Foods and Moods: Eat Yourself Happy

Since I have been on my health kick recently, and so had a particular interest in food, Sally recommended to me a recipe book called The Happy Kitchen by Rachel Kelly (who is also the author of a lovely book called Walking on Sunshine: 52 Small Steps to Happiness). The Happy Kitchen is full of easy, highly thought-out recipes that use ingredients to keep you calm, boost your energy and help you sleep, and is fully equipped with guides to ‘Fab Mood Foods’ to have plenty of, and ‘Low Mood Foods’ to avoid.

As I read the introduction, not only was I struck by how Rachel has managed to create an amazingly healthy relationship with food (which, as I talked about last week, so many of us struggle with), but also how she has made cooking into a therapeutic activity in itself:

‘I realised a joyful kitchen could calm me as much as the food itself. Cooking reawakened my jaded senses, connecting me with nature in a similar way to gardening, something I have always found soothing. This hiss of pepper sizzling in a pan, the scent of ginger and garlic, the sight of rich reds and yellows: all this could, I realised, gladden my soul.’

This really resonates with me. Having moved back to my parents five months ago, I recently began to find that I never ever cooked because I didn’t necessarily need to. Then when I found I did, I would bung on some pasta, stick a can of tuna and some grated cheese on top, and that was my meal. However, this has all changed in the last few weeks and I have been cooking far more, really thinking about the ingredients I am using health-wise and enjoying the time I spend doing it.

Rachel talks beautifully and encouragingly about the ‘links between food and mood’ and how we can ‘harness the power of food to boost our mental health’. Talking to Sally, I know how she feels strongly that by changing her diet, her moods have altered substantially. She told me, that when she eats those pleasure foods, high in sugar, rich in refined grains or processed, there may be an initial buzz or ‘comfort’ but this doesn’t last. Whereas when she eats the healthier options, the effect may not be immediate (whose mouth waters at the thought of kale?!) but are substantial and long-term. In fact, a number of studies bear this out… that the relationship between food and mood is delayed and we should always look at the bigger picture.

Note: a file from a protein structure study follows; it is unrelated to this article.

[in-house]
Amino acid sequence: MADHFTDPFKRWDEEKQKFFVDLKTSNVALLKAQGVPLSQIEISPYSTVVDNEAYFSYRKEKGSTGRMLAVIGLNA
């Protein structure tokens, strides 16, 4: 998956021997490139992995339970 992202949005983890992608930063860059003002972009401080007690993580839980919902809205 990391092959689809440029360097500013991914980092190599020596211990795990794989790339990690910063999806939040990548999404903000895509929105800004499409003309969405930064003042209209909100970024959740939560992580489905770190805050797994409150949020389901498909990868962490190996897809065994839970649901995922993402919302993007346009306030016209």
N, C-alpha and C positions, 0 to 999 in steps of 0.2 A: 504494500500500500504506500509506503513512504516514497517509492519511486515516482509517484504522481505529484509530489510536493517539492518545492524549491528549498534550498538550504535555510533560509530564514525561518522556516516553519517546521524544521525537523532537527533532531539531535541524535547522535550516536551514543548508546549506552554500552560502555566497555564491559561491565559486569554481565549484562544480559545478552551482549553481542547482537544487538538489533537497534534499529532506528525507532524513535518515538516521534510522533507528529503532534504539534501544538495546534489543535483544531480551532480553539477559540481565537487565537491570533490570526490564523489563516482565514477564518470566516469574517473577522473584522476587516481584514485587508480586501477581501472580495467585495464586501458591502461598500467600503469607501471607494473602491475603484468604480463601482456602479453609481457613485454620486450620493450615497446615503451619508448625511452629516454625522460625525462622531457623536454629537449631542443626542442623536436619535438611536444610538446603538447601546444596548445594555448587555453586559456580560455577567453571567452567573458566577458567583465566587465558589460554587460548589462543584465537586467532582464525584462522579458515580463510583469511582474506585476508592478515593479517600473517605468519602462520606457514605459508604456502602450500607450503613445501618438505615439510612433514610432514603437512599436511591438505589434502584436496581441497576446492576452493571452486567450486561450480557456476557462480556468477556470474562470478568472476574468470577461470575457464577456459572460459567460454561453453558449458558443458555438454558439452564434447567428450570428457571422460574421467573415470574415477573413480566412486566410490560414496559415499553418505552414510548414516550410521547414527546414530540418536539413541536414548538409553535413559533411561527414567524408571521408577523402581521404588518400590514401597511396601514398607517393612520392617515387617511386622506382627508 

So back to last Tuesday night; I was promised there would be leftover fishcakes waiting for me on my return from work. However, I got back only to find my dad had beaten me to them! Immediately, I wondered what on earth I could scrape together without desperately trying to defrost something from the freezer in the microwave. However, I found a healthy recipe I could make and as soon as I began methodically chopping vegetables and melting the coconut oil I felt happy. Not only this, but the finished result gave me a healthy dinner as well as leftovers for my lunch the following day.

Something else Rachel talks about, and something I really struggle with, is mindful eating. No doubt about it, I eat too fast. But Rachel says that mindful eating – eating more slowly and consciously – has helped her change the way she thinks about food, as well as helping her be more disciplined and focussed. Try her ‘Eating One Raisin’ exercise which includes holding, seeing, touching, smelling, placing, tasting, swallowing and following the raisin, thus creating a whole process despite eating only one small thing.

So, whatever your dietary habits, why not give ‘happy eating’ at try – and join Sally, Rachel and I in ‘cultivating a healthy gut to cheer you up!’ Have a yummy, scrummy week.

By Ilana Mann

By | 2017-11-30T20:29:34+00:00 November 30th, 2017|Tags: , , , , , , , , |0 Comments

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